Morgan told the House Select Committee that when Eastman first officially came aboard in December, he did so voluntarily, but he asked for his expenses to be covered by Trump’s team.
Federal Election Commission records show that Eastman did not receive any direct compensation from Trump’s campaign despite the agreement.
Shortly after Jan. 6, 2021, Eastman requested payment “for services rendered,” according to Morgan’s testimony to the select committee. Although Morgan did not recall how much money Eastman asked for, he said he understood that “the services requested were the sum total of all the work he did for the campaign.”
Morgan told the committee that he referred the request to another Trump campaign legal adviser, Justin Clark.
FEC records show that no payments were made to Eastman by any of Trump’s committees.
Eastman’s attorneys declined to comment.
The fact that neither Giuliani nor Eastman was paid reflects a deep rift that has emerged since the election between senior Trump official campaign staff and a small group of lawyers who have come up with fringe theories about how Trump can overcome the loss.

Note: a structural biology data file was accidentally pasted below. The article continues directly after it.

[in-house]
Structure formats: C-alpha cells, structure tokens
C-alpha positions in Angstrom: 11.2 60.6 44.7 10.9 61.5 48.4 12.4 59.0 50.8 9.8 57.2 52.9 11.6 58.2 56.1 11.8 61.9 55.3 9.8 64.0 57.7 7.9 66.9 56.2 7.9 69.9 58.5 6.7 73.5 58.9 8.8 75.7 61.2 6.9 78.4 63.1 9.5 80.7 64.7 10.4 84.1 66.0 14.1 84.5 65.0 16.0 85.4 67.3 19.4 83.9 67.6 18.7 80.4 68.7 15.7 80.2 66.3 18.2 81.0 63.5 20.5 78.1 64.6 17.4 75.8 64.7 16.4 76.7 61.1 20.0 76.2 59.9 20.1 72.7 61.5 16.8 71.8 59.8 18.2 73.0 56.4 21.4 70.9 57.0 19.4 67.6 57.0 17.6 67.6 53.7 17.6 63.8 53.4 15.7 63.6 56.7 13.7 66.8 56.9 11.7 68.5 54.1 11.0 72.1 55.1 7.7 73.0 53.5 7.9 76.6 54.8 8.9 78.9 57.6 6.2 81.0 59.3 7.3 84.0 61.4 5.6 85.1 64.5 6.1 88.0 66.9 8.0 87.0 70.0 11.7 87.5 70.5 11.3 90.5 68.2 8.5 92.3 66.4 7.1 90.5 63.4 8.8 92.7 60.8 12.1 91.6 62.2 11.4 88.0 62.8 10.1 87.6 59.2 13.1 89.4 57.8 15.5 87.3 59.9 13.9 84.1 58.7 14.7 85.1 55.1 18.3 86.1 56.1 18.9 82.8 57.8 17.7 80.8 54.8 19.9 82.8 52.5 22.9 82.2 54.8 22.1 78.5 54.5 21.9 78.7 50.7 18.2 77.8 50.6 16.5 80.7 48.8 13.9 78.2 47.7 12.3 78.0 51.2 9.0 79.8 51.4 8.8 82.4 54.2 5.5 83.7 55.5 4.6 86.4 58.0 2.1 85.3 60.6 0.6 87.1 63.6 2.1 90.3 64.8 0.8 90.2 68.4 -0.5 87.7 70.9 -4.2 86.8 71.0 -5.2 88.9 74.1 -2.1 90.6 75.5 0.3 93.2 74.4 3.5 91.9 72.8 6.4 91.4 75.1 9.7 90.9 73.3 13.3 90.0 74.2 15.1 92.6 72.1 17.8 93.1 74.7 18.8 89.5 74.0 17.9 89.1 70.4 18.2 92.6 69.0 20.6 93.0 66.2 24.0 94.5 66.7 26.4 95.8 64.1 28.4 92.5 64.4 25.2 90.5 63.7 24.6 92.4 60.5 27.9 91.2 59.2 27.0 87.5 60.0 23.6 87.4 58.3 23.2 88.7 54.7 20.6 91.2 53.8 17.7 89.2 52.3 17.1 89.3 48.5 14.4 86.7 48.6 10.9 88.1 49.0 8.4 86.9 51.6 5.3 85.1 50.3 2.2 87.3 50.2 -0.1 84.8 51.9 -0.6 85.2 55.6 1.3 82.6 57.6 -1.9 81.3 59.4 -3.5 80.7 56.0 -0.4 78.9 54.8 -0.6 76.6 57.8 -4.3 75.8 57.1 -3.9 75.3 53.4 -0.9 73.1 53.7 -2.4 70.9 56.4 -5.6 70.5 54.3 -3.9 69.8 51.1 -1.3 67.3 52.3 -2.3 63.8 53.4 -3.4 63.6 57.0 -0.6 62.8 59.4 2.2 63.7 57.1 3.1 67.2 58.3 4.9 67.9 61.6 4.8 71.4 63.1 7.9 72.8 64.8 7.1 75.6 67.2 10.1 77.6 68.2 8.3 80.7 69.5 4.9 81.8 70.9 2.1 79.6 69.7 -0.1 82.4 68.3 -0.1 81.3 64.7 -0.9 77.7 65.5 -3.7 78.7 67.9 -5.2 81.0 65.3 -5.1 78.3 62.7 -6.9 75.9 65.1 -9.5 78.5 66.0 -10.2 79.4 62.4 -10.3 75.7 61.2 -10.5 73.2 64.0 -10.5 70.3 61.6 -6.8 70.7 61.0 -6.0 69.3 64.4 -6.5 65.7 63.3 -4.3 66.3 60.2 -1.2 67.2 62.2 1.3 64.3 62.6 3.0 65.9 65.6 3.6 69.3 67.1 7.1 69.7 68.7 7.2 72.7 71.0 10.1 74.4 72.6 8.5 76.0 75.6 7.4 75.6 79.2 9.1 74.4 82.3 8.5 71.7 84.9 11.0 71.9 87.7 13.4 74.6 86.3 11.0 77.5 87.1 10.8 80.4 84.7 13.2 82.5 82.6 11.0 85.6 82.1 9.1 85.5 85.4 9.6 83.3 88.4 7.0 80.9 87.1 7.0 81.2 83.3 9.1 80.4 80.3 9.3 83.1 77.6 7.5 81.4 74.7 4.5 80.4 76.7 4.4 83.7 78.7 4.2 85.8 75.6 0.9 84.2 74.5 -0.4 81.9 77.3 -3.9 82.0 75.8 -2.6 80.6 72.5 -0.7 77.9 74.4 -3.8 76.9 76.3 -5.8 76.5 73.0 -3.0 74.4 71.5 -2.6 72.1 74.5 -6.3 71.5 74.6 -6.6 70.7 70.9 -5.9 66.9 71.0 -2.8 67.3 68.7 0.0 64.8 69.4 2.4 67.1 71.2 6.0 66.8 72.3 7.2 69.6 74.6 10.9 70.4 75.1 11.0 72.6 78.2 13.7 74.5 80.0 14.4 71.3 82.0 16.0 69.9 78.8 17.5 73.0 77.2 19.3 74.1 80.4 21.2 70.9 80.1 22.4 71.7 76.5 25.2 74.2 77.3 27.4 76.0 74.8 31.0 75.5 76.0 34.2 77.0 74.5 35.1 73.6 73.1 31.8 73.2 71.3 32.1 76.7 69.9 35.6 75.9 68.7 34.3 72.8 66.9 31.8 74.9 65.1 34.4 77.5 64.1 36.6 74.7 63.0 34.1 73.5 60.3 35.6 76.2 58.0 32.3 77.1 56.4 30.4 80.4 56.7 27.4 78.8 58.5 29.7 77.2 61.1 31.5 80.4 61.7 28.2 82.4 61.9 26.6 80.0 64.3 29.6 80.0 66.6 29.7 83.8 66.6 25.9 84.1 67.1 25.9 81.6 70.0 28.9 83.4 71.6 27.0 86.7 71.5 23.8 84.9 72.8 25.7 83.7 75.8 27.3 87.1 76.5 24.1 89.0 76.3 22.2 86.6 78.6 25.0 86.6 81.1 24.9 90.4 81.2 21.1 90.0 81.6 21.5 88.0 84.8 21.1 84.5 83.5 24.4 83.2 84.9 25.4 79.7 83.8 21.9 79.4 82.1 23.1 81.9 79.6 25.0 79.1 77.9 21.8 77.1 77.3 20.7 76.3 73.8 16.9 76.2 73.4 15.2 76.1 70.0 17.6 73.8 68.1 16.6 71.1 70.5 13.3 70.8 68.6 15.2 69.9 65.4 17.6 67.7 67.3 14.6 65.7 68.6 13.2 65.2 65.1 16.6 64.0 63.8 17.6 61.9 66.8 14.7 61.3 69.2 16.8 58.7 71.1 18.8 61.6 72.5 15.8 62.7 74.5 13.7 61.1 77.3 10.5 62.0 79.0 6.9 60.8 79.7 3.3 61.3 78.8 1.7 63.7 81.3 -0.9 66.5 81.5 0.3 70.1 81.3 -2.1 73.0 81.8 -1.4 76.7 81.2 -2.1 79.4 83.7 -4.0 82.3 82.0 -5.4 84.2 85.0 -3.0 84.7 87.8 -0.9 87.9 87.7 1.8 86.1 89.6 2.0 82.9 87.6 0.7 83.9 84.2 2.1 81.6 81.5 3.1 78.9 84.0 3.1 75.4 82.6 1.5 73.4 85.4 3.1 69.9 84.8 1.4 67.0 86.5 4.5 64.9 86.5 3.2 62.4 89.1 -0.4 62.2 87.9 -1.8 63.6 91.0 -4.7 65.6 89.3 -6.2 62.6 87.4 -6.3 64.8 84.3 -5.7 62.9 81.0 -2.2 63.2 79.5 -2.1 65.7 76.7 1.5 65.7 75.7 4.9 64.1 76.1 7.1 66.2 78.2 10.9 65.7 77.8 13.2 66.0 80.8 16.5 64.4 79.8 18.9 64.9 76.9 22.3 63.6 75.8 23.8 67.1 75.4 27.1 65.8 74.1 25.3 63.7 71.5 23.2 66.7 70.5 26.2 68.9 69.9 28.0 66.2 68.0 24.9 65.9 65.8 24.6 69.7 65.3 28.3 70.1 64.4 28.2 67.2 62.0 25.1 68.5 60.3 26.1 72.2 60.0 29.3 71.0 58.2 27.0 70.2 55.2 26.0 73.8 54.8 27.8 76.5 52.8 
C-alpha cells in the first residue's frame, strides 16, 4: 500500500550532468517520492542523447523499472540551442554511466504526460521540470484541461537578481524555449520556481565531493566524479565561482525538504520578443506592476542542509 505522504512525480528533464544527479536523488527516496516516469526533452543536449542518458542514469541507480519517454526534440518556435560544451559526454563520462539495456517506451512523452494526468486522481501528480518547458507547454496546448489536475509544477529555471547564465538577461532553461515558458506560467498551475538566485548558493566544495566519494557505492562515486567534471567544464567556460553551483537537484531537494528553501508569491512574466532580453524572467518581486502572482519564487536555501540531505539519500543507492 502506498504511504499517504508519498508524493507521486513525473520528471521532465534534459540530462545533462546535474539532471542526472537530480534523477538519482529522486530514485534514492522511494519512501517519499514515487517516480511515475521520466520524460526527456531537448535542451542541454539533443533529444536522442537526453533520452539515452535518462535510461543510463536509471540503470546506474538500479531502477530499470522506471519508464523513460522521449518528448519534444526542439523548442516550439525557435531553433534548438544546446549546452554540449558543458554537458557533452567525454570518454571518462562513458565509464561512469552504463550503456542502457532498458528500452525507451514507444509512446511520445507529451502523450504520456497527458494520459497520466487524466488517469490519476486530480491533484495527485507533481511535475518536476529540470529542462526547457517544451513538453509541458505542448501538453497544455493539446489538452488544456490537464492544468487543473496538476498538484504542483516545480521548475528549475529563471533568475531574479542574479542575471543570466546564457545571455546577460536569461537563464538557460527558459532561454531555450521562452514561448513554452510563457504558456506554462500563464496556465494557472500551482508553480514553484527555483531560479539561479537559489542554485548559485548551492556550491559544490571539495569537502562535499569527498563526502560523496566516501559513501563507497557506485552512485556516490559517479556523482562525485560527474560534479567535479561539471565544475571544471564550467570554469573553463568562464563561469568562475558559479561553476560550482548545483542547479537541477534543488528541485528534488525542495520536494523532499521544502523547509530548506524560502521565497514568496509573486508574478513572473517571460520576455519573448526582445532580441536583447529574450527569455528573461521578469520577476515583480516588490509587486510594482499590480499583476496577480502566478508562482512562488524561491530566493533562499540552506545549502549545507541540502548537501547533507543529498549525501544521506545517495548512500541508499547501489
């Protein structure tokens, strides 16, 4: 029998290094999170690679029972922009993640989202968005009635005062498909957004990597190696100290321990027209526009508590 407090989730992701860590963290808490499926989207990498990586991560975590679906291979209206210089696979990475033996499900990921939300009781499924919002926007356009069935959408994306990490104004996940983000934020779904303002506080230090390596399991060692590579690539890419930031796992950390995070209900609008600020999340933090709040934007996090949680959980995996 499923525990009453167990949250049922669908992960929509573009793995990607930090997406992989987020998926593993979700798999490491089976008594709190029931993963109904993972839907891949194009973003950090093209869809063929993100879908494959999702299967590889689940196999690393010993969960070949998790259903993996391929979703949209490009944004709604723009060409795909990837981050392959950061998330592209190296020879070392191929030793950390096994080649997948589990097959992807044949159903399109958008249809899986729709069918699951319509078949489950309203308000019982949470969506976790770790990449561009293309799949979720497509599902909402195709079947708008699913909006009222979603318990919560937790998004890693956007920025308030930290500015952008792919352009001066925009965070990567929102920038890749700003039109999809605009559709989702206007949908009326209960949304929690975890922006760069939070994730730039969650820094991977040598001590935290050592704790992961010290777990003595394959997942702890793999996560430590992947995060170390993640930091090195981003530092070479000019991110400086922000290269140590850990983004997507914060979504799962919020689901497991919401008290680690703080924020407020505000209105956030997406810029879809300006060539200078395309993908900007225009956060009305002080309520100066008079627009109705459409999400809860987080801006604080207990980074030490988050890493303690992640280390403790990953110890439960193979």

Sometimes called the “Normal Team,” a group of Trump campaign leaders and legal minds have pushed back against conspiracy theories peddled by outside lawyers.
Ultimately, it was the members of the “Normal Team” who had a say in the campaign purse.
Clark then recounted an email from Giuliani’s staff demanding payment on Christmas Eve 2020.
“My point is, these guys were reporting directly to Mr. Giuliani and when it came time to get paid, they were looking to me to get paid, and I was just never ready for that. write checks to people … we’re not going to burn money just to do business,” Clark told a House committee.